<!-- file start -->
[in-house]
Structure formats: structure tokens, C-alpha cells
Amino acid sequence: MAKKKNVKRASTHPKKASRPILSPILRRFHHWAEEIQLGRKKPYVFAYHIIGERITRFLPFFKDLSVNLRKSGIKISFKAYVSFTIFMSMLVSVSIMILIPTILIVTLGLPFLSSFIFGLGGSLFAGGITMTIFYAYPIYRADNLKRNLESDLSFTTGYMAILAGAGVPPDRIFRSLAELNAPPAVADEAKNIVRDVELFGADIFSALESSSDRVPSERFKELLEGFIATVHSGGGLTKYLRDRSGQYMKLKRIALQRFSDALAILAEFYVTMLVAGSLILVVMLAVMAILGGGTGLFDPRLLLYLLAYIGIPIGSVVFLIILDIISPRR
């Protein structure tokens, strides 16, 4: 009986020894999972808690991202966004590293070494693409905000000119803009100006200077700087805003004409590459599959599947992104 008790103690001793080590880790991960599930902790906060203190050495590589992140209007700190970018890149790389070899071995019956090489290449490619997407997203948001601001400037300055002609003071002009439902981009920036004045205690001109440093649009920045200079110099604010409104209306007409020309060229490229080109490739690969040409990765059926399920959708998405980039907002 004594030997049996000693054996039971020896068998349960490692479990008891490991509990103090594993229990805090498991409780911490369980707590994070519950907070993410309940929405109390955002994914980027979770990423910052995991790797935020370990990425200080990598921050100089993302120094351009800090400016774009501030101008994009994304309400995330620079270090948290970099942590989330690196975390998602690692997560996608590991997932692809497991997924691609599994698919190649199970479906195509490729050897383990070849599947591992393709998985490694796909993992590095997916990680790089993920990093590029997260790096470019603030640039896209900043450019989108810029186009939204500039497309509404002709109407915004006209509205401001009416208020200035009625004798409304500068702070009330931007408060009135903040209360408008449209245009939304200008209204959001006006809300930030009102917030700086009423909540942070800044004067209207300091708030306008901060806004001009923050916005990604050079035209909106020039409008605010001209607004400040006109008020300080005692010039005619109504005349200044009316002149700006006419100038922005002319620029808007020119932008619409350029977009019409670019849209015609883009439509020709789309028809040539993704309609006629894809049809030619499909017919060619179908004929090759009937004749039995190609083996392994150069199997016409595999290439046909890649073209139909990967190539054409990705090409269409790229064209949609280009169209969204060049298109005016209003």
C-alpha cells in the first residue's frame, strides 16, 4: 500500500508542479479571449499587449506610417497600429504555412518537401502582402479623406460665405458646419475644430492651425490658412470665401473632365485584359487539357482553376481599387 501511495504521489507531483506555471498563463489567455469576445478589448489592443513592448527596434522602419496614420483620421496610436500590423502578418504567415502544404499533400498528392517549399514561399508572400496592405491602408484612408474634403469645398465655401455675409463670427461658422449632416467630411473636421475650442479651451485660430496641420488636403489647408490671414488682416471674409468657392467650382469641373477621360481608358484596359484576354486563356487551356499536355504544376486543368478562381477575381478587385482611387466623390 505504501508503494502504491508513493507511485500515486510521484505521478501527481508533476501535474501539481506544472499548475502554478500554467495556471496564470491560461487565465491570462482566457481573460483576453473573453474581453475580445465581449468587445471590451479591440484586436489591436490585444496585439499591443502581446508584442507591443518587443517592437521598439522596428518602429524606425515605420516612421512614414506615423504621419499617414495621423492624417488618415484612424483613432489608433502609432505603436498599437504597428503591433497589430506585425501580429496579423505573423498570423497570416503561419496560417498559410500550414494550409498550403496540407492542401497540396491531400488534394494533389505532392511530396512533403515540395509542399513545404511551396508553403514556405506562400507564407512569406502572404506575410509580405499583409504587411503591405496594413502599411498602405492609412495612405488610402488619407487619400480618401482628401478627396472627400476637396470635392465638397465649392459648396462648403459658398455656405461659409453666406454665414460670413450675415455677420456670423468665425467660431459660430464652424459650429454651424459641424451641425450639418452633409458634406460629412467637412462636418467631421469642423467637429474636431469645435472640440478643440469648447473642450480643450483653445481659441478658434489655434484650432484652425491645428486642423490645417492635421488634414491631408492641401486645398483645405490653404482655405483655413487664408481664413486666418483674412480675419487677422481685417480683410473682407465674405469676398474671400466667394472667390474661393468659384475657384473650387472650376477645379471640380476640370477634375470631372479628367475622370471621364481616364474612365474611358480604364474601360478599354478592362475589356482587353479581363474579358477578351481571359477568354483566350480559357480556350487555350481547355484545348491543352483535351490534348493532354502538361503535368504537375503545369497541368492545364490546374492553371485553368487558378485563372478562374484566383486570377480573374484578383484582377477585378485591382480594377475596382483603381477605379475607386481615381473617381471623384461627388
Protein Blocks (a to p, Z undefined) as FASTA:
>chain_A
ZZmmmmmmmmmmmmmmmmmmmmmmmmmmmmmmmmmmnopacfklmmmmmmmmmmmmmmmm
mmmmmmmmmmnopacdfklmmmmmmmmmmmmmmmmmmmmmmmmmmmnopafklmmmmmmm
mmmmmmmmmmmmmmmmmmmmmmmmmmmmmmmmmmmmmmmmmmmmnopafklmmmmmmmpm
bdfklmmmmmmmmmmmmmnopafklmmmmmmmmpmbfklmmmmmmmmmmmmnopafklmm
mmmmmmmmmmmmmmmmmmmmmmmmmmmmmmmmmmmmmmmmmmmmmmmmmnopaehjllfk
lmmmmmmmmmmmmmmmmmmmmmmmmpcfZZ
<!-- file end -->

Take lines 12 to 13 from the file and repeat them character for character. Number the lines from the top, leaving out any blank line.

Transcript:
mmmmmmmmmmmmmmmmmmmmmmmmmmmmmmmmmmmmmmmmmmmmmmmmmnopaehjllfk
lmmmmmmmmmmmmmmmmmmmmmmmmpcfZZ